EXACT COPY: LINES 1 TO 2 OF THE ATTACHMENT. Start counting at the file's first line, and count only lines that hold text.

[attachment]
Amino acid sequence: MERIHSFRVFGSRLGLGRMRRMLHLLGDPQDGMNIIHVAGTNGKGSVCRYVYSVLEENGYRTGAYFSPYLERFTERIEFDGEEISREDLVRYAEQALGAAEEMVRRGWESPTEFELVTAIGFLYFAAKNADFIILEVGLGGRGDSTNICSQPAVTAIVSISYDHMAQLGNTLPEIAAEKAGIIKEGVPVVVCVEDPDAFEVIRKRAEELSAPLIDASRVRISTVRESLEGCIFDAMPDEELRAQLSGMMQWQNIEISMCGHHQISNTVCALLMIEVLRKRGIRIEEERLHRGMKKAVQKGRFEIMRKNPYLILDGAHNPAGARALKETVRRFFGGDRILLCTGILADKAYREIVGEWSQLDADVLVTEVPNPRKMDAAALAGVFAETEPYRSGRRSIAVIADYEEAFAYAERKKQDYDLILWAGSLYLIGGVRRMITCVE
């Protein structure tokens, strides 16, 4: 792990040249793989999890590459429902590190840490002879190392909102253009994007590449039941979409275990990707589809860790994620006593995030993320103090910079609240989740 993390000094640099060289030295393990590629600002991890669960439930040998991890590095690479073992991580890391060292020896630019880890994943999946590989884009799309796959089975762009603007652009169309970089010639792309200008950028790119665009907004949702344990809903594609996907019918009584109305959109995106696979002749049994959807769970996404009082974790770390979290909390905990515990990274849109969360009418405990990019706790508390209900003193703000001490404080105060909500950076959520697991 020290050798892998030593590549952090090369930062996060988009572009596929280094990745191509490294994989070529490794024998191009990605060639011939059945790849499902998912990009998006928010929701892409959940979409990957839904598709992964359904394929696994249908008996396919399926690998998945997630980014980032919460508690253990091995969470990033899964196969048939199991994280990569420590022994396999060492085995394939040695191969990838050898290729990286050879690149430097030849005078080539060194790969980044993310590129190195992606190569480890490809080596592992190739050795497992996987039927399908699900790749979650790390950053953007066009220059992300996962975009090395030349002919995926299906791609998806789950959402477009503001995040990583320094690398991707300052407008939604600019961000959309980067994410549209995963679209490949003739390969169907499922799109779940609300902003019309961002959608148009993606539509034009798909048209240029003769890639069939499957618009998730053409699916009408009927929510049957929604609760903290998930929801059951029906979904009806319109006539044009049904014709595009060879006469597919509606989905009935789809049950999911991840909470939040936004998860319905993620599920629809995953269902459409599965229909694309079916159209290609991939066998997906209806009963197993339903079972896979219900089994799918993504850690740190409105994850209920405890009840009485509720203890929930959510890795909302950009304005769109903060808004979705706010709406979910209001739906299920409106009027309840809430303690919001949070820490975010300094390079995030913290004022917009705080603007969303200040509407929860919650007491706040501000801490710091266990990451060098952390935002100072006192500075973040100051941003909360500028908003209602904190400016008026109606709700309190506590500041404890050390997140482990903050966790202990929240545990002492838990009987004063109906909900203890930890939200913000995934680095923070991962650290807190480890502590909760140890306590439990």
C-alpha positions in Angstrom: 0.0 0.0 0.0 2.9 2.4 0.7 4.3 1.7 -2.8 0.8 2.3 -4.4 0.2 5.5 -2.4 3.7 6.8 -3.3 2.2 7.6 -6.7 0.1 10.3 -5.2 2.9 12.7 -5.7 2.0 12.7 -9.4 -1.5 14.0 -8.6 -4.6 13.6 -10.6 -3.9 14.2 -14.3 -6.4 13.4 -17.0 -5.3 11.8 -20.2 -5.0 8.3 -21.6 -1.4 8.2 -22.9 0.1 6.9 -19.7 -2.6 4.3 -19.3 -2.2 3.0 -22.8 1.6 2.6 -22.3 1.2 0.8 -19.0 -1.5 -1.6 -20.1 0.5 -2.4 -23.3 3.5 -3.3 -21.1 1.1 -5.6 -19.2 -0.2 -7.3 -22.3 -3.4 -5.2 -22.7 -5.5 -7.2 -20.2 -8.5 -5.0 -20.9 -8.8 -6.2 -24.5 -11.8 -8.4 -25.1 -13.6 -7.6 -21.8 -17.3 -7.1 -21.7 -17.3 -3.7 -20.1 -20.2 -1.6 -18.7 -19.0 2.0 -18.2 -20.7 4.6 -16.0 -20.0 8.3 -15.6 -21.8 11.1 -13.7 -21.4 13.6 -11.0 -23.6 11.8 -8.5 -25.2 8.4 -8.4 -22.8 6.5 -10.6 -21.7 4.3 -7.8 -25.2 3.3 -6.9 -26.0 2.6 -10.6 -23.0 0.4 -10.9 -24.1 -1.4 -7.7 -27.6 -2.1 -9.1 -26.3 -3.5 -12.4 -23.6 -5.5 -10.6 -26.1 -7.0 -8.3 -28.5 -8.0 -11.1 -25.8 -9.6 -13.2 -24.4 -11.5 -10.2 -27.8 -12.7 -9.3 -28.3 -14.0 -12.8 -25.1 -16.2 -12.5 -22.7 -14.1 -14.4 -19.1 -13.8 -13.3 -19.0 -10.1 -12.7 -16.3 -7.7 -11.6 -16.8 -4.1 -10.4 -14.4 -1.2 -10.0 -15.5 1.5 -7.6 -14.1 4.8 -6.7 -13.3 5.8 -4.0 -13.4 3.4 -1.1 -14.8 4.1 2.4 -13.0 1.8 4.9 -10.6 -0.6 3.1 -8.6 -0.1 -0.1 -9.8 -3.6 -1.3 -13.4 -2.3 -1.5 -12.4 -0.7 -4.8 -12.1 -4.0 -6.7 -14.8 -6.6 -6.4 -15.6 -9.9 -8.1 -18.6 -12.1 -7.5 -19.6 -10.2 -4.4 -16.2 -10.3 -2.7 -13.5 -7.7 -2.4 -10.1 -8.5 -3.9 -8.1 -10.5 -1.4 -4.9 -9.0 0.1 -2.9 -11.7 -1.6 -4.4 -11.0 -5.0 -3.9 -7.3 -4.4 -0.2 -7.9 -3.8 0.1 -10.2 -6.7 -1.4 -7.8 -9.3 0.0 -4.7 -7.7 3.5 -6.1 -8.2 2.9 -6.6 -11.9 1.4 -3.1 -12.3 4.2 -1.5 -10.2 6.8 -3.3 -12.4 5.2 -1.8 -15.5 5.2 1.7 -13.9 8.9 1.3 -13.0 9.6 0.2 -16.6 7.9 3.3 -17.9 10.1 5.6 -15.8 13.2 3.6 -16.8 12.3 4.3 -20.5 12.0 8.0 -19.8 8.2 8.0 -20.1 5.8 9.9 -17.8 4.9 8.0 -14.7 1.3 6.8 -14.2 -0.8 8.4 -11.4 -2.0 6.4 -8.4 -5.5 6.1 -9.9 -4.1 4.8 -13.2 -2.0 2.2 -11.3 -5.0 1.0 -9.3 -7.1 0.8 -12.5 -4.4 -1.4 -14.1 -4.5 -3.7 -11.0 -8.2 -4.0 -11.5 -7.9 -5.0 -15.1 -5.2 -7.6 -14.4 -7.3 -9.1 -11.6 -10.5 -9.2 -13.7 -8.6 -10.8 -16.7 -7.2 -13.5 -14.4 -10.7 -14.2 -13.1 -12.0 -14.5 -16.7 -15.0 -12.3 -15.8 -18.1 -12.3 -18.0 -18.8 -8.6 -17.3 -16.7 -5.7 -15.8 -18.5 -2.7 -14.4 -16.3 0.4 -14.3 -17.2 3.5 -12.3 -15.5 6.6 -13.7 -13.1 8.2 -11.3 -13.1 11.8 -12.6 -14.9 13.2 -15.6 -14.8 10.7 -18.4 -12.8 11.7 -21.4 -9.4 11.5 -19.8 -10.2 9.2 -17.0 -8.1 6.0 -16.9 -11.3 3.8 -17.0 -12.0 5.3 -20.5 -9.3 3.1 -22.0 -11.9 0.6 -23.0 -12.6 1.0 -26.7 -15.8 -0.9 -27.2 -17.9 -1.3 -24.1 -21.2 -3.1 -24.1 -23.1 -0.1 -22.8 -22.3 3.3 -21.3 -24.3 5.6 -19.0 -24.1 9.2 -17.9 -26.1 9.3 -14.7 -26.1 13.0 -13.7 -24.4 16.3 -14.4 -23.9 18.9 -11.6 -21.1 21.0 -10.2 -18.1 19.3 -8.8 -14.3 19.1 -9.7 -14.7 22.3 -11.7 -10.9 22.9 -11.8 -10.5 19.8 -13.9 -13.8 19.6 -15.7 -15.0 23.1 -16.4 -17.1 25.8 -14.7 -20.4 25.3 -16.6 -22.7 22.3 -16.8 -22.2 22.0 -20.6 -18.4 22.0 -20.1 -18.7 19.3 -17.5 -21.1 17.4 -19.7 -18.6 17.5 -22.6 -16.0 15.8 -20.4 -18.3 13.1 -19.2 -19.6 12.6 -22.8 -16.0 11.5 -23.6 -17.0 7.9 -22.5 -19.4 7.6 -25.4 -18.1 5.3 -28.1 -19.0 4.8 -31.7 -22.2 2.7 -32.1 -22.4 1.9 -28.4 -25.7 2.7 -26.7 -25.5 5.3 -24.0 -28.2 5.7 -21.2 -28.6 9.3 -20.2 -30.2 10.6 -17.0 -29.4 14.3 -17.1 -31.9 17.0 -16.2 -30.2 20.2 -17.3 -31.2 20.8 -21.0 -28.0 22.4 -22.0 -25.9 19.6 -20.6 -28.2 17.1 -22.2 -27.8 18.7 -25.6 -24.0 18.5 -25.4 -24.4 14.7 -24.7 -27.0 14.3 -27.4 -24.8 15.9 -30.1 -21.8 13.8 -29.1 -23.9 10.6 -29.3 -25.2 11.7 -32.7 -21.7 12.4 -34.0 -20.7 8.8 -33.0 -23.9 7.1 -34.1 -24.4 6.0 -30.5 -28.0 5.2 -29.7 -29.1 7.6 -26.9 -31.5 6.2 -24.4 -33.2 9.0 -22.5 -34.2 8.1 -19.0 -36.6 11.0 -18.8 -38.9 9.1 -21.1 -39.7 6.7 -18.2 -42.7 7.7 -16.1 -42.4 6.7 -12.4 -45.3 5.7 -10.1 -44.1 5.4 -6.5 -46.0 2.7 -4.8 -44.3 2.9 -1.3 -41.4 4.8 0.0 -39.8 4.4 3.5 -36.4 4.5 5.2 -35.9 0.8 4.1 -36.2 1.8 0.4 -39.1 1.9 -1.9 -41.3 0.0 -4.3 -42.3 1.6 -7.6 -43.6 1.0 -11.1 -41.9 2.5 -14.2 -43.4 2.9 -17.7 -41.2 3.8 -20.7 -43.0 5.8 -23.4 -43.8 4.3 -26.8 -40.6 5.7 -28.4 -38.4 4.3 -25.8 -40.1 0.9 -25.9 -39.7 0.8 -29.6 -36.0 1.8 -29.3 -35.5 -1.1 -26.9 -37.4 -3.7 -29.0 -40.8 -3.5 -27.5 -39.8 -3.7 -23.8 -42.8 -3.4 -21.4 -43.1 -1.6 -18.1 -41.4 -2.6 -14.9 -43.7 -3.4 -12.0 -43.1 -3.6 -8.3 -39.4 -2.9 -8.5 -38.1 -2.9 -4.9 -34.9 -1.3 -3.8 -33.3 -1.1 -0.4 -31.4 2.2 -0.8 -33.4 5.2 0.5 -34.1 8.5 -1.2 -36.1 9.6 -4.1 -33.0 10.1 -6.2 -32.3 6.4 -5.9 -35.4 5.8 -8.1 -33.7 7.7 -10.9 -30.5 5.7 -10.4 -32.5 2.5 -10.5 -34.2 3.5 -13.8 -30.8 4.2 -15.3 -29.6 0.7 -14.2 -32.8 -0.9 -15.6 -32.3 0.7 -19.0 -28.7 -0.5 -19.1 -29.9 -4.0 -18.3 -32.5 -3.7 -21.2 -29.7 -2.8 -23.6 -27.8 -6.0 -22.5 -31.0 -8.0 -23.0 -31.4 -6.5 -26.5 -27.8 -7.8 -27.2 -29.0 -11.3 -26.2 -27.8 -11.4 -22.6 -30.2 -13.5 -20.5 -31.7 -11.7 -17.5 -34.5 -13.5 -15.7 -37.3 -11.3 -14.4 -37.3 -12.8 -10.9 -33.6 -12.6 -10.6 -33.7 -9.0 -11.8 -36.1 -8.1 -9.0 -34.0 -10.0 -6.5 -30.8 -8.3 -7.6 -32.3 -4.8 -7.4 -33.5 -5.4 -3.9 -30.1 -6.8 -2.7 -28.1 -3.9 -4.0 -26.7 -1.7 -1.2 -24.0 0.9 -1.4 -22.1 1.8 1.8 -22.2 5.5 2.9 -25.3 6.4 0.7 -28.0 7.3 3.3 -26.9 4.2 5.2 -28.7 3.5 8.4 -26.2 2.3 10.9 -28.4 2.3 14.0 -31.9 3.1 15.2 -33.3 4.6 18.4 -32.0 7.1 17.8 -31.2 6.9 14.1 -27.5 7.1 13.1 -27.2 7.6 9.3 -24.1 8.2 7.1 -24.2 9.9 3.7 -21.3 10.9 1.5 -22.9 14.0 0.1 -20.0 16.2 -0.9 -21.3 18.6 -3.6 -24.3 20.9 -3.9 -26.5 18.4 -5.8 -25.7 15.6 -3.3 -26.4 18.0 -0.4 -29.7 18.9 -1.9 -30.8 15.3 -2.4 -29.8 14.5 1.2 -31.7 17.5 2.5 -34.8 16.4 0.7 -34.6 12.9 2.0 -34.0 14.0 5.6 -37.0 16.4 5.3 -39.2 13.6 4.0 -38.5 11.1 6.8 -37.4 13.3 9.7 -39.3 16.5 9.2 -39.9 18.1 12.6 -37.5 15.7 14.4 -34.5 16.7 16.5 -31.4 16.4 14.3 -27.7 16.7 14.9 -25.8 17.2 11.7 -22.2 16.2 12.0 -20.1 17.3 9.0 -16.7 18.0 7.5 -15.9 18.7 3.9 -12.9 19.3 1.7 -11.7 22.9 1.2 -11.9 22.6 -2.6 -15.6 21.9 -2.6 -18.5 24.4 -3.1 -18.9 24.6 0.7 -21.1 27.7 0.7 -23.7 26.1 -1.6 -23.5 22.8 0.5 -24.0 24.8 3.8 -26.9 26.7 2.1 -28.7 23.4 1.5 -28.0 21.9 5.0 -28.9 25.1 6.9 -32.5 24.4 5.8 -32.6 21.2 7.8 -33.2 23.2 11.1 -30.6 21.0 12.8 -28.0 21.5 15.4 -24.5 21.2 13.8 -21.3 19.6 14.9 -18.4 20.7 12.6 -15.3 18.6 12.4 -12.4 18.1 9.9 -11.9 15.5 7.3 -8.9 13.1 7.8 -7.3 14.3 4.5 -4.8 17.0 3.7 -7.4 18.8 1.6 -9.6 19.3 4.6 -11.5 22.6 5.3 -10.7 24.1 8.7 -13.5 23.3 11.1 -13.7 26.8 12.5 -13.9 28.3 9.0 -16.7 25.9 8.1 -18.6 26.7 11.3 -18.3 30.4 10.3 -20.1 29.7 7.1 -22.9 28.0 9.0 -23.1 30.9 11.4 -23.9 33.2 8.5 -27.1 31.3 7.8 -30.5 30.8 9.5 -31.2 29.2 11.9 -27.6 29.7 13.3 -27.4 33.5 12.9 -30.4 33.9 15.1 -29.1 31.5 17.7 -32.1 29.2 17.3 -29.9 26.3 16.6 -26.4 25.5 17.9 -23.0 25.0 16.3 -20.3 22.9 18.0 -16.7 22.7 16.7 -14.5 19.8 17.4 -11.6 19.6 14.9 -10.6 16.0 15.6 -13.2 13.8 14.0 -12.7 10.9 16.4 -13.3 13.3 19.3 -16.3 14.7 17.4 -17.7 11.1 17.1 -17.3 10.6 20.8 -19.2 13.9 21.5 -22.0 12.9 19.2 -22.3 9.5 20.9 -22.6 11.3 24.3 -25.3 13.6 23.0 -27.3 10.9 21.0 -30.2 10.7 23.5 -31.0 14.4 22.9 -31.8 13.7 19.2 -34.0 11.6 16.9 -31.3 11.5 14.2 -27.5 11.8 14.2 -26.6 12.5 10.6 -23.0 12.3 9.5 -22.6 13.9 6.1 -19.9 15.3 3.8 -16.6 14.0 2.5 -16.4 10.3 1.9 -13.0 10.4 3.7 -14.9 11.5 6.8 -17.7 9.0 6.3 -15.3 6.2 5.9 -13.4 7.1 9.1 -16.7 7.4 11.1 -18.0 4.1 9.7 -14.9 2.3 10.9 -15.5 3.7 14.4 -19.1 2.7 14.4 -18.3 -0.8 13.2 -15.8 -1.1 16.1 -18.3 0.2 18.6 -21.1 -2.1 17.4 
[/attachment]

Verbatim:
Amino acid sequence: MERIHSFRVFGSRLGLGRMRRMLHLLGDPQDGMNIIHVAGTNGKGSVCRYVYSVLEENGYRTGAYFSPYLERFTERIEFDGEEISREDLVRYAEQALGAAEEMVRRGWESPTEFELVTAIGFLYFAAKNADFIILEVGLGGRGDSTNICSQPAVTAIVSISYDHMAQLGNTLPEIAAEKAGIIKEGVPVVVCVEDPDAFEVIRKRAEELSAPLIDASRVRISTVRESLEGCIFDAMPDEELRAQLSGMMQWQNIEISMCGHHQISNTVCALLMIEVLRKRGIRIEEERLHRGMKKAVQKGRFEIMRKNPYLILDGAHNPAGARALKETVRRFFGGDRILLCTGILADKAYREIVGEWSQLDADVLVTEVPNPRKMDAAALAGVFAETEPYRSGRRSIAVIADYEEAFAYAERKKQDYDLILWAGSLYLIGGVRRMITCVE
């Protein structure tokens, strides 16, 4: 792990040249793989999890590459429902590190840490002879190392909102253009994007590449039941979409275990990707589809860790994620006593995030993320103090910079609240989740 993390000094640099060289030295393990590629600002991890669960439930040998991890590095690479073992991580890391060292020896630019880890994943999946590989884009799309796959089975762009603007652009169309970089010639792309200008950028790119665009907004949702344990809903594609996907019918009584109305959109995106696979002749049994959807769970996404009082974790770390979290909390905990515990990274849109969360009418405990990019706790508390209900003193703000001490404080105060909500950076959520697991 020290050798892998030593590549952090090369930062996060988009572009596929280094990745191509490294994989070529490794024998191009990605060639011939059945790849499902998912990009998006928010929701892409959940979409990957839904598709992964359904394929696994249908008996396919399926690998998945997630980014980032919460508690253990091995969470990033899964196969048939199991994280990569420590022994396999060492085995394939040695191969990838050898290729990286050879690149430097030849005078080539060194790969980044993310590129190195992606190569480890490809080596592992190739050795497992996987039927399908699900790749979650790390950053953007066009220059992300996962975009090395030349002919995926299906791609998806789950959402477009503001995040990583320094690398991707300052407008939604600019961000959309980067994410549209995963679209490949003739390969169907499922799109779940609300902003019309961002959608148009993606539509034009798909048209240029003769890639069939499957618009998730053409699916009408009927929510049957929604609760903290998930929801059951029906979904009806319109006539044009049904014709595009060879006469597919509606989905009935789809049950999911991840909470939040936004998860319905993620599920629809995953269902459409599965229909694309079916159209290609991939066998997906209806009963197993339903079972896979219900089994799918993504850690740190409105994850209920405890009840009485509720203890929930959510890795909302950009304005769109903060808004979705706010709406979910209001739906299920409106009027309840809430303690919001949070820490975010300094390079995030913290004022917009705080603007969303200040509407929860919650007491706040501000801490710091266990990451060098952390935002100072006192500075973040100051941003909360500028908003209602904190400016008026109606709700309190506590500041404890050390997140482990903050966790202990929240545990002492838990009987004063109906909900203890930890939200913000995934680095923070991962650290807190480890502590909760140890306590439990």